EveKnows.com is 100% Linux powered. The free (as in speech!) system has proved to be absolutely perfect for our needs. It’s fast, stable, and customizable–exactly what you look for in a platform for running fresh, cutting-edge applications such as EveKnows.
One of the harder tasks I’ve had is tuning disk access. The search engine is currently running on a Debian 4.0 system with SATA hard drives. The UNIX utility top reports 10-20% IO usage (which is a good indicator of disk access) almost all the time. When I turn on the Caroline search spider, that usage spikes to 50%. At the moment this isn’t really a big deal, but as the site’s popularity continues to grow, it will eventually become a bottleneck and severely limit performance.
Thus, I’ve been trying to learn about profiling disk access on Linux systems. Maybe I’ve just been looking in the wrong places, but I haven’t been able to find any tools which can show me which applications are causing the heavy IO load. Some digging revealed that dmesg can report individual IO calls when /proc/sys/vm/block_dump is set to 1, but that raw information is essentially useless. To that end, I wrote a small Perl script which totals all of the IO statistics and displays a pretty table of results. If anyone is interested in using it themselves, the code is below.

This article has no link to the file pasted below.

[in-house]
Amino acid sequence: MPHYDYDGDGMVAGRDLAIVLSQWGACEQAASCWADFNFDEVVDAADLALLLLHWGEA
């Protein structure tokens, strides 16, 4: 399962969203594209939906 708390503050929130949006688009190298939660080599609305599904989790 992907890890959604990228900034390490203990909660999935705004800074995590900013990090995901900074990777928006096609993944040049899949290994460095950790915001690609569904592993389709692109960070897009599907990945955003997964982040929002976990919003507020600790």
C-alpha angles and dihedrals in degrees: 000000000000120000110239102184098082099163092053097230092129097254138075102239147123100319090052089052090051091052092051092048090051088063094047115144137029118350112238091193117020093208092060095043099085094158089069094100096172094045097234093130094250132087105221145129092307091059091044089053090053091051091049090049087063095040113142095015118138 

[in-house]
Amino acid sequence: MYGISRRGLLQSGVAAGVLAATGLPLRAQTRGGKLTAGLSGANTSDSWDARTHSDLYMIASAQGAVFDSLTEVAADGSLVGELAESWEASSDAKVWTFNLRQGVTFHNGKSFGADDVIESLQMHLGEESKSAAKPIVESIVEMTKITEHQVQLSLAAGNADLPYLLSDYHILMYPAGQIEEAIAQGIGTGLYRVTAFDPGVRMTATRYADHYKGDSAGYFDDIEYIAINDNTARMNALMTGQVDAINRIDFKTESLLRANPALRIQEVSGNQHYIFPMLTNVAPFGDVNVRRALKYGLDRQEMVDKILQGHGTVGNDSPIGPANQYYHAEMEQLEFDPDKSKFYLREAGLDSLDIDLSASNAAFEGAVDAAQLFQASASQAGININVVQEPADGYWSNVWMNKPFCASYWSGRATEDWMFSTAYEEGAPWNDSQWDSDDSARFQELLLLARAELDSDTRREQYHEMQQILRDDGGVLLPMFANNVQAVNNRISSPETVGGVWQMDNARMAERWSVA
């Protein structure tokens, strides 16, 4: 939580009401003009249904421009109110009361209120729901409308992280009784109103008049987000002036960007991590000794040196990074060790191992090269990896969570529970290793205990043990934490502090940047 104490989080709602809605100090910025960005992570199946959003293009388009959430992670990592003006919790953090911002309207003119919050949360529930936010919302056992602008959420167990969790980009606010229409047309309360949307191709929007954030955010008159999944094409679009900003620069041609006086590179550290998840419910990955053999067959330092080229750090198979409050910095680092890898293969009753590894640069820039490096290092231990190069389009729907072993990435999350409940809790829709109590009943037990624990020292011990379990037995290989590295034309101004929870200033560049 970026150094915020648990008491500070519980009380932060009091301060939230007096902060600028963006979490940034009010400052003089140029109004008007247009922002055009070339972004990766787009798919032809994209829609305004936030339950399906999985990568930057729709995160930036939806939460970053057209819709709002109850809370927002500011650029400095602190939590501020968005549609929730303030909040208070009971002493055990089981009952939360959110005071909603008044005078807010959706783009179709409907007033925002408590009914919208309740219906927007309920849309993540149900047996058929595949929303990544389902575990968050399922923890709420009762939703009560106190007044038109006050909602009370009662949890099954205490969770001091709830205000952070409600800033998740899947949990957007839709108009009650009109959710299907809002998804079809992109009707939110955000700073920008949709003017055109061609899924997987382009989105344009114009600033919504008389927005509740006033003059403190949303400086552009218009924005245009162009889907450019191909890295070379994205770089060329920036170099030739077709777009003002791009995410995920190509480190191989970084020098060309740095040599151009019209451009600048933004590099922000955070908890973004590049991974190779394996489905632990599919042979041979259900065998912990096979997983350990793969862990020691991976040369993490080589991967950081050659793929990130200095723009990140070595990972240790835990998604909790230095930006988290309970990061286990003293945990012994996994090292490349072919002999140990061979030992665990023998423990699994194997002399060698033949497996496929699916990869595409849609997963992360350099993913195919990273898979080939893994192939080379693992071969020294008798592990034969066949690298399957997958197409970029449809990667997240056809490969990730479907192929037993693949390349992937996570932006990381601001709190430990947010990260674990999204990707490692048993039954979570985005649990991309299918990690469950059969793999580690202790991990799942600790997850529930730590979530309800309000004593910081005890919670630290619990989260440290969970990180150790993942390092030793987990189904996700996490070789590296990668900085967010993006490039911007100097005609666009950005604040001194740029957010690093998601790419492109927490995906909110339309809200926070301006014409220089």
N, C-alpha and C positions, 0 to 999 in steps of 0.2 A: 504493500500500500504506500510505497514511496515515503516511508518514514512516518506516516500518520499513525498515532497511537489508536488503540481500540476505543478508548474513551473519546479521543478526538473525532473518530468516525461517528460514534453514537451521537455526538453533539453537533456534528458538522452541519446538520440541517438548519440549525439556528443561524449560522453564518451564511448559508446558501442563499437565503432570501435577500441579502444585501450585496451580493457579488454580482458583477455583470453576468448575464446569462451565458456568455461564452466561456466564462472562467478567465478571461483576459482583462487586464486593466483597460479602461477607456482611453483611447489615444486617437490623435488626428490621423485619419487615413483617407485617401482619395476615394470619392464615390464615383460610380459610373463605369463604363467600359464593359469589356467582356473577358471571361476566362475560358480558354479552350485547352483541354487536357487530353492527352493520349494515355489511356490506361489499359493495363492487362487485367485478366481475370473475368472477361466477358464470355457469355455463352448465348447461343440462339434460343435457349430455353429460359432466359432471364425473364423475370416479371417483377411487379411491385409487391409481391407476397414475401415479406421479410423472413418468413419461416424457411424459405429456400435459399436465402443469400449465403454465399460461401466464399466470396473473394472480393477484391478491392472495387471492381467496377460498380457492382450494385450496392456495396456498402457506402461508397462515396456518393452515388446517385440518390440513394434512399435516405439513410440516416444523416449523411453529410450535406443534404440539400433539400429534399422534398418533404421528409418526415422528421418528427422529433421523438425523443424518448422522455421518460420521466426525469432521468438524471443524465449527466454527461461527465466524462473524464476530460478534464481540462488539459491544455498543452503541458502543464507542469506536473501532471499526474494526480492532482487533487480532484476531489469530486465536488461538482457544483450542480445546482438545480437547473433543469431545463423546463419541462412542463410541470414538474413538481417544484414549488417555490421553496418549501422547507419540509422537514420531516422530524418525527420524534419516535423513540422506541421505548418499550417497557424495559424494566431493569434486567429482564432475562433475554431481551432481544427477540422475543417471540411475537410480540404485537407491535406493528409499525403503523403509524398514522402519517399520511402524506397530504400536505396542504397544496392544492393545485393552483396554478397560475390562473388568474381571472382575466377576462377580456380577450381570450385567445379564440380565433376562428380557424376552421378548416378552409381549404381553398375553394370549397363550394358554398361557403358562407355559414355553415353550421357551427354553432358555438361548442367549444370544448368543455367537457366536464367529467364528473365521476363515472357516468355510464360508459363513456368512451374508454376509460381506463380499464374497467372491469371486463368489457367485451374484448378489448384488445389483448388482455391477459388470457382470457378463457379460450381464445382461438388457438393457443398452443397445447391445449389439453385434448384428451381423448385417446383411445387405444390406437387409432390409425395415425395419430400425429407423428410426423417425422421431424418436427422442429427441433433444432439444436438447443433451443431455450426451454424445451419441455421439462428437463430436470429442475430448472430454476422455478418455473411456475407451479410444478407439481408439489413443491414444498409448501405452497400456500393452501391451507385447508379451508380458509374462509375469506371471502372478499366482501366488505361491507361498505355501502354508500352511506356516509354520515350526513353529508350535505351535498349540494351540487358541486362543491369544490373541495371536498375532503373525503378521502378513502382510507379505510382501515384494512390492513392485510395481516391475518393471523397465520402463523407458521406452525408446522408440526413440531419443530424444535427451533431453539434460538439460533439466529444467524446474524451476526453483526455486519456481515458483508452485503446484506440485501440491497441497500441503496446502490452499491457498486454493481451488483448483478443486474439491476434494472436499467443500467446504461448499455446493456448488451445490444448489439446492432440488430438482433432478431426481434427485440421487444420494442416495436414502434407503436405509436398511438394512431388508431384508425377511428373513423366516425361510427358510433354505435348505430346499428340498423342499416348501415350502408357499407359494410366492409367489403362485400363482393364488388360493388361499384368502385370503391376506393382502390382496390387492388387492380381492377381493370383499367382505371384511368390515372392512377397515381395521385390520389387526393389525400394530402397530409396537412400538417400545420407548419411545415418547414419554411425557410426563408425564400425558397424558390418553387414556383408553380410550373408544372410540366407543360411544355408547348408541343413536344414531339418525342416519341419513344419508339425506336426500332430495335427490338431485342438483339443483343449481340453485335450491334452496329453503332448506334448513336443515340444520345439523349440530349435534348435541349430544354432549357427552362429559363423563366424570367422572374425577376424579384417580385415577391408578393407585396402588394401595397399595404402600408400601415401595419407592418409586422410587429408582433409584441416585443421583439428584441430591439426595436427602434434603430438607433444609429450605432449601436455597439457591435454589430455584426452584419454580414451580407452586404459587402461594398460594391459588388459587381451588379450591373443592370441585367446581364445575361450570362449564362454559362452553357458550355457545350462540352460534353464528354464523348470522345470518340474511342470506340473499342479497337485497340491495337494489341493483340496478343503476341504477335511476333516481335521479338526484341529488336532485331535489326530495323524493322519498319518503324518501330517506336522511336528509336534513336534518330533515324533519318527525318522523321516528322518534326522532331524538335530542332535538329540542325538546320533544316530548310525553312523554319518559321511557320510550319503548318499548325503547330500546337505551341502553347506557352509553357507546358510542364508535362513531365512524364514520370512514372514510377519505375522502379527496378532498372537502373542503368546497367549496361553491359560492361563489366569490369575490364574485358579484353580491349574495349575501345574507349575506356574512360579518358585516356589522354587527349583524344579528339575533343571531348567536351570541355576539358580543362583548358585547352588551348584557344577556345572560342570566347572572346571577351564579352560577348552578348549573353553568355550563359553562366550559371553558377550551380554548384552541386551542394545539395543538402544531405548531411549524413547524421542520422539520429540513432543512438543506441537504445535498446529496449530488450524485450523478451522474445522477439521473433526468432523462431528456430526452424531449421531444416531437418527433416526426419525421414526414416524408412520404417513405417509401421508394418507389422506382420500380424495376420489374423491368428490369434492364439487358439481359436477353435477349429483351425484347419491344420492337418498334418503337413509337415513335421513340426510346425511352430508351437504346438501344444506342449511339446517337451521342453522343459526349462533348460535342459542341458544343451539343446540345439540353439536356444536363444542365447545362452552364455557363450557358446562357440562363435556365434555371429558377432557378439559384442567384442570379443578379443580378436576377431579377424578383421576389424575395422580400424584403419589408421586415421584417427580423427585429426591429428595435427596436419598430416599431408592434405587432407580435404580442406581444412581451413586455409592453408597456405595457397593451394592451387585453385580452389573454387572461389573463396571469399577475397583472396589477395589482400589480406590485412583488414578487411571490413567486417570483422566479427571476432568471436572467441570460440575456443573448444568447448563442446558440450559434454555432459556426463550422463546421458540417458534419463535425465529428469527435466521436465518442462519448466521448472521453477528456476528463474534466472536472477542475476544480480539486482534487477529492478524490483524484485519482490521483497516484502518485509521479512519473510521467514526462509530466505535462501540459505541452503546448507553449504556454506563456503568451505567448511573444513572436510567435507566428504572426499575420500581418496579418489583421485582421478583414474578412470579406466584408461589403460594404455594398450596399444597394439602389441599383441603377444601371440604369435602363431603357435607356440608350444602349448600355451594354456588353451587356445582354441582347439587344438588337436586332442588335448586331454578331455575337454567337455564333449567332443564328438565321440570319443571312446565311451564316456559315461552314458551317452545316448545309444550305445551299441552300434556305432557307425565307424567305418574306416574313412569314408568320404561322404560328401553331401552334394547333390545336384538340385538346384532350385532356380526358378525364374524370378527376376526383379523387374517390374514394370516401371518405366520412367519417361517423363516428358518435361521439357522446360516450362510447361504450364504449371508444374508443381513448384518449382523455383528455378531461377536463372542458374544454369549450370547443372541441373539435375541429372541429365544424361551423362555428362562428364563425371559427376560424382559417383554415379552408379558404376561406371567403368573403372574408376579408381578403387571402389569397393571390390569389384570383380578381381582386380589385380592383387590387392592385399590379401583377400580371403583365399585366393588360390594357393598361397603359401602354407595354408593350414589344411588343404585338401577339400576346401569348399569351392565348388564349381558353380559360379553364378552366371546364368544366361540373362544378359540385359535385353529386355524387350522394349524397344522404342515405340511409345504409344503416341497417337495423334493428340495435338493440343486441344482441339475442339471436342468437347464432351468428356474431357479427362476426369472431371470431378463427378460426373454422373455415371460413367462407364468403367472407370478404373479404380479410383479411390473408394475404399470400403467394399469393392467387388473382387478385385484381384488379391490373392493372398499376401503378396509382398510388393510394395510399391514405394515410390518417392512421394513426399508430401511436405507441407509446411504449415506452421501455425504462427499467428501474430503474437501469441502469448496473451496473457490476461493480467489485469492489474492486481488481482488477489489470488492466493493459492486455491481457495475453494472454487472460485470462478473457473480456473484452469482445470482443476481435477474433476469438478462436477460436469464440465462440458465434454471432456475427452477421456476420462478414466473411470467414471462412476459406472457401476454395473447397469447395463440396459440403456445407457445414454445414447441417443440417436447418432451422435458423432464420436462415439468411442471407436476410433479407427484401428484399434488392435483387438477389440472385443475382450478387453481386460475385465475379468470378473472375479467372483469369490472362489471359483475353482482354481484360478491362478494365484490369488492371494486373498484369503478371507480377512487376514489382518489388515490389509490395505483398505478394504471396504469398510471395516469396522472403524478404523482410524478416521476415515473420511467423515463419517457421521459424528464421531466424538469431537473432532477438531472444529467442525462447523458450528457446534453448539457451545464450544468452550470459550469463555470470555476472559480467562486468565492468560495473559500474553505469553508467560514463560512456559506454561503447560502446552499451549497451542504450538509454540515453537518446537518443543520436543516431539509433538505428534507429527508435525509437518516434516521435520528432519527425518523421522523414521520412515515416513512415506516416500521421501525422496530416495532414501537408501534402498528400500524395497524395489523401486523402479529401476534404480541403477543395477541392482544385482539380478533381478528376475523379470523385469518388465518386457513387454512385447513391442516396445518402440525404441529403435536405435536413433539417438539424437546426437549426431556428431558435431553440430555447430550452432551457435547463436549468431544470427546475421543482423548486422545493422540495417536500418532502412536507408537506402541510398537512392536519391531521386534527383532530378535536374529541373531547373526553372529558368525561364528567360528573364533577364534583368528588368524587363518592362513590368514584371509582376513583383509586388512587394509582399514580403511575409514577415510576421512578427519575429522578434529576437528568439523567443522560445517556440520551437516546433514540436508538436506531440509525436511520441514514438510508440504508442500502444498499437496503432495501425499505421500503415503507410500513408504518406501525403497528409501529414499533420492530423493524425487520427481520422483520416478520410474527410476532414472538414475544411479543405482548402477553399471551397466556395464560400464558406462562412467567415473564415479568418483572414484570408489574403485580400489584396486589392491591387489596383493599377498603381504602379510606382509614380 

Update: HTML tends to screw up Perl code, so copying/pasting the below code probably won’t work; if you just want to download the script for your own use, you can find it here.
#!/usr/bin/perl # # Copyright 2007 Aidan Trent
# Released under the terms of the GNU GPL # Usage: SCRIPT_NAME